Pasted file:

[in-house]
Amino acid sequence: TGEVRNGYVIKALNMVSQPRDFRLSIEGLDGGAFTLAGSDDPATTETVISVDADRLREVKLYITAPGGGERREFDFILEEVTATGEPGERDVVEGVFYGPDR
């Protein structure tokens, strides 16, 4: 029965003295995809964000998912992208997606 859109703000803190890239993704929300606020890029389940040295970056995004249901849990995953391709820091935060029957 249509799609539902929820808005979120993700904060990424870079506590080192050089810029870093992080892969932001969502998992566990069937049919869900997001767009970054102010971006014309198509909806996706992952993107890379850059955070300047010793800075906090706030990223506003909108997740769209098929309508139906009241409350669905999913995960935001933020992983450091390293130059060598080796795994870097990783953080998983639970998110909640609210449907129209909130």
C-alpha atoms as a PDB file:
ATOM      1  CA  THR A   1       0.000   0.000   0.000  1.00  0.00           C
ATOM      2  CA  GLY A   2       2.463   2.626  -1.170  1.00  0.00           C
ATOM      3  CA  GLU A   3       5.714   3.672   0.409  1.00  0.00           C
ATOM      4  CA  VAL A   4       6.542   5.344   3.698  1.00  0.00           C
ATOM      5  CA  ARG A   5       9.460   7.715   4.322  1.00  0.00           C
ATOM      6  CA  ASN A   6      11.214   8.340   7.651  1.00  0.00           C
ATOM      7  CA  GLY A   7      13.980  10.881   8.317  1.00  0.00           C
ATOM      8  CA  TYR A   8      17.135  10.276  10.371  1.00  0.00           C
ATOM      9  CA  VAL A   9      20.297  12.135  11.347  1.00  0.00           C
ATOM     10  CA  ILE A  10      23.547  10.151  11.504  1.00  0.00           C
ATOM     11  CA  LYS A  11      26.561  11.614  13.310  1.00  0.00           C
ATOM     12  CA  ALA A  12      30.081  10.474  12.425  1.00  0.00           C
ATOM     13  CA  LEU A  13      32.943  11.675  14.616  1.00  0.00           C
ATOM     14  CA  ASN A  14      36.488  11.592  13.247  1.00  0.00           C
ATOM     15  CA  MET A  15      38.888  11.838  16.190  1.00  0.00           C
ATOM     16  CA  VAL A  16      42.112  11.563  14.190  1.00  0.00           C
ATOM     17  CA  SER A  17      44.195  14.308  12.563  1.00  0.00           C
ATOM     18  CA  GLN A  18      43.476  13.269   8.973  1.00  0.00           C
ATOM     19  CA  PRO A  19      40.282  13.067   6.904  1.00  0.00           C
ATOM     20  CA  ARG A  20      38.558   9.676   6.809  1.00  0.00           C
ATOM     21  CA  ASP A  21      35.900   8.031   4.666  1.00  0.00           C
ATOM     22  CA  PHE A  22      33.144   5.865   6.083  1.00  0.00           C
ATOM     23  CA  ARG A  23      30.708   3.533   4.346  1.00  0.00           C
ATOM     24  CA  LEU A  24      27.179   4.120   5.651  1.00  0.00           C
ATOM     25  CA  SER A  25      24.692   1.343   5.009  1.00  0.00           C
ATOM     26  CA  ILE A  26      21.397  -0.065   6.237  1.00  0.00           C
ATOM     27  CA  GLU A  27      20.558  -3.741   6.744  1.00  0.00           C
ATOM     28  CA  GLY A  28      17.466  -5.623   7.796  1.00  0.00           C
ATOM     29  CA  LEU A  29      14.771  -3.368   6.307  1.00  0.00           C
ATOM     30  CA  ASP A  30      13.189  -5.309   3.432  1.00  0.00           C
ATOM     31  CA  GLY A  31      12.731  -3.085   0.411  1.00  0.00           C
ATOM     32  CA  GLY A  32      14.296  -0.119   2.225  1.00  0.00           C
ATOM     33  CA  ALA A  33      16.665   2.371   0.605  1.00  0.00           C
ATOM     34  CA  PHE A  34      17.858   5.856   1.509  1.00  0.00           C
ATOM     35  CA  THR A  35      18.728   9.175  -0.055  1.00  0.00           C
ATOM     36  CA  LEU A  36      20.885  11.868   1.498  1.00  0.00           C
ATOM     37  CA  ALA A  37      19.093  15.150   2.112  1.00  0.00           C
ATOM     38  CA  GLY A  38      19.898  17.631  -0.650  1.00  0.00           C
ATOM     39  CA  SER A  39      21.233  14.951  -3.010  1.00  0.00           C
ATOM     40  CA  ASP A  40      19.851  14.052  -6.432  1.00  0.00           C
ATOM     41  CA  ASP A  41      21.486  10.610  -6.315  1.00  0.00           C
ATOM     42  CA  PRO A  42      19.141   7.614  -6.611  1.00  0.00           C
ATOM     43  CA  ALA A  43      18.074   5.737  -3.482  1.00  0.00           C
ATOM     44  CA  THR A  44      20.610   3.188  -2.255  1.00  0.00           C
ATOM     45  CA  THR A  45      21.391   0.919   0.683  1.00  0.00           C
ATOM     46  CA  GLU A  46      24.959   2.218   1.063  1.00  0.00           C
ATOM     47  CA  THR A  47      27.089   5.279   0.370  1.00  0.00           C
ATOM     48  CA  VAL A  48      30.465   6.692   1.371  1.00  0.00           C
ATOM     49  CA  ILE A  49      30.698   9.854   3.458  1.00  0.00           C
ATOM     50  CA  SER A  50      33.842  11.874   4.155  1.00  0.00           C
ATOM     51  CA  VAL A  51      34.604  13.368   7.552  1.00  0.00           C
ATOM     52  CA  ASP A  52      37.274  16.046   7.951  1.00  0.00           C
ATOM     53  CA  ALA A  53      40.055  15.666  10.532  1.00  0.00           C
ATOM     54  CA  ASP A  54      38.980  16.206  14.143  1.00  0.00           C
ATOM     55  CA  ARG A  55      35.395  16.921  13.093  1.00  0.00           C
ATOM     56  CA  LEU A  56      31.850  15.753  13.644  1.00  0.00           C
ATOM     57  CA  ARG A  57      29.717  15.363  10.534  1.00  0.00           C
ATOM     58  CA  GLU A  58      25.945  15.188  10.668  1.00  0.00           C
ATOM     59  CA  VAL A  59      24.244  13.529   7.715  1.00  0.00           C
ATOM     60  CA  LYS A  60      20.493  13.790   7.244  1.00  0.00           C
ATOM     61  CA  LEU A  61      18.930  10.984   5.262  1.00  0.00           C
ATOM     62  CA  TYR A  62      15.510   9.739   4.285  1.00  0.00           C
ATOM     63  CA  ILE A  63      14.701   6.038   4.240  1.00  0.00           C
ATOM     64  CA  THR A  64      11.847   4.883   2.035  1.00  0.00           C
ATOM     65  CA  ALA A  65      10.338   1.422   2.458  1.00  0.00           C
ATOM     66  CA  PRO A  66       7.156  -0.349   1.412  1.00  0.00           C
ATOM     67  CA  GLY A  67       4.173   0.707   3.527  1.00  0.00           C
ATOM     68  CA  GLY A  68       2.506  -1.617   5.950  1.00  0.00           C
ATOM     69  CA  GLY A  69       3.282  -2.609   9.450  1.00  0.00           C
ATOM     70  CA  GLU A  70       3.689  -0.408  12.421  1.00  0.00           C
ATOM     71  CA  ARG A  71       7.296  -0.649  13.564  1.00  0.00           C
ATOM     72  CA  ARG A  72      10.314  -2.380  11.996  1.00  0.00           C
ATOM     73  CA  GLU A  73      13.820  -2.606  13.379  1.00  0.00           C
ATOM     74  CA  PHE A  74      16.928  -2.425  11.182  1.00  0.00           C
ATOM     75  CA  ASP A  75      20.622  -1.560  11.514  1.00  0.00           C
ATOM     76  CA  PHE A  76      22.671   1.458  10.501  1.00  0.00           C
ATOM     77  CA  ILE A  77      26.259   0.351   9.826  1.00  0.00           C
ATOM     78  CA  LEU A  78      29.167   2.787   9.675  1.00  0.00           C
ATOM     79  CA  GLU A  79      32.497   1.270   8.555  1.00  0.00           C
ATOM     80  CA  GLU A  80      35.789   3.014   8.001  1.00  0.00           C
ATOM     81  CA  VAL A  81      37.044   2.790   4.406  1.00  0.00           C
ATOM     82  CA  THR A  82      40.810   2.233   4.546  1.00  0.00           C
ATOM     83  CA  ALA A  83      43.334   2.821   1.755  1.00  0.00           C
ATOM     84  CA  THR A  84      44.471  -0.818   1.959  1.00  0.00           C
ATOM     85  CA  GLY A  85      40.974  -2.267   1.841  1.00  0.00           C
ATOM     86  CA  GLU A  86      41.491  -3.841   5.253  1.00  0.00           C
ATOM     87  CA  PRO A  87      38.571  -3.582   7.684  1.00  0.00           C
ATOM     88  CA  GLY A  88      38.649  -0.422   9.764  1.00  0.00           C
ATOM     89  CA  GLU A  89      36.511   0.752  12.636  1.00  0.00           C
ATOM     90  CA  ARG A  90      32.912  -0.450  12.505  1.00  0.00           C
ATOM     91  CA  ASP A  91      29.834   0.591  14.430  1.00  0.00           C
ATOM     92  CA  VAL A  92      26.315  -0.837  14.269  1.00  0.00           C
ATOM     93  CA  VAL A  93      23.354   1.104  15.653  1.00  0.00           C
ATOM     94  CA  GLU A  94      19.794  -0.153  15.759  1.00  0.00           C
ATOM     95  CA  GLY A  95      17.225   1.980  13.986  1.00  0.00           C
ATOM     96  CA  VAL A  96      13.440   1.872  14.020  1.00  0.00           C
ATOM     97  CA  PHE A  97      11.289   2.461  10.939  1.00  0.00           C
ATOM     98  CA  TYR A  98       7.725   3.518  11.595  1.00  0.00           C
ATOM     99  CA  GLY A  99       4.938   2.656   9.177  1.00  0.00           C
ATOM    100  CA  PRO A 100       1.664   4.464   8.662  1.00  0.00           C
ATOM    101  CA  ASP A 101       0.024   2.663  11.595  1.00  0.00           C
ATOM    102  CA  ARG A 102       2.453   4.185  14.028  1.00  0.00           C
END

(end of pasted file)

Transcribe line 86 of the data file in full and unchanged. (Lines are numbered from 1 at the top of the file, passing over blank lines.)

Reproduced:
ATOM     82  CA  THR A  82      40.810   2.233   4.546  1.00  0.00           C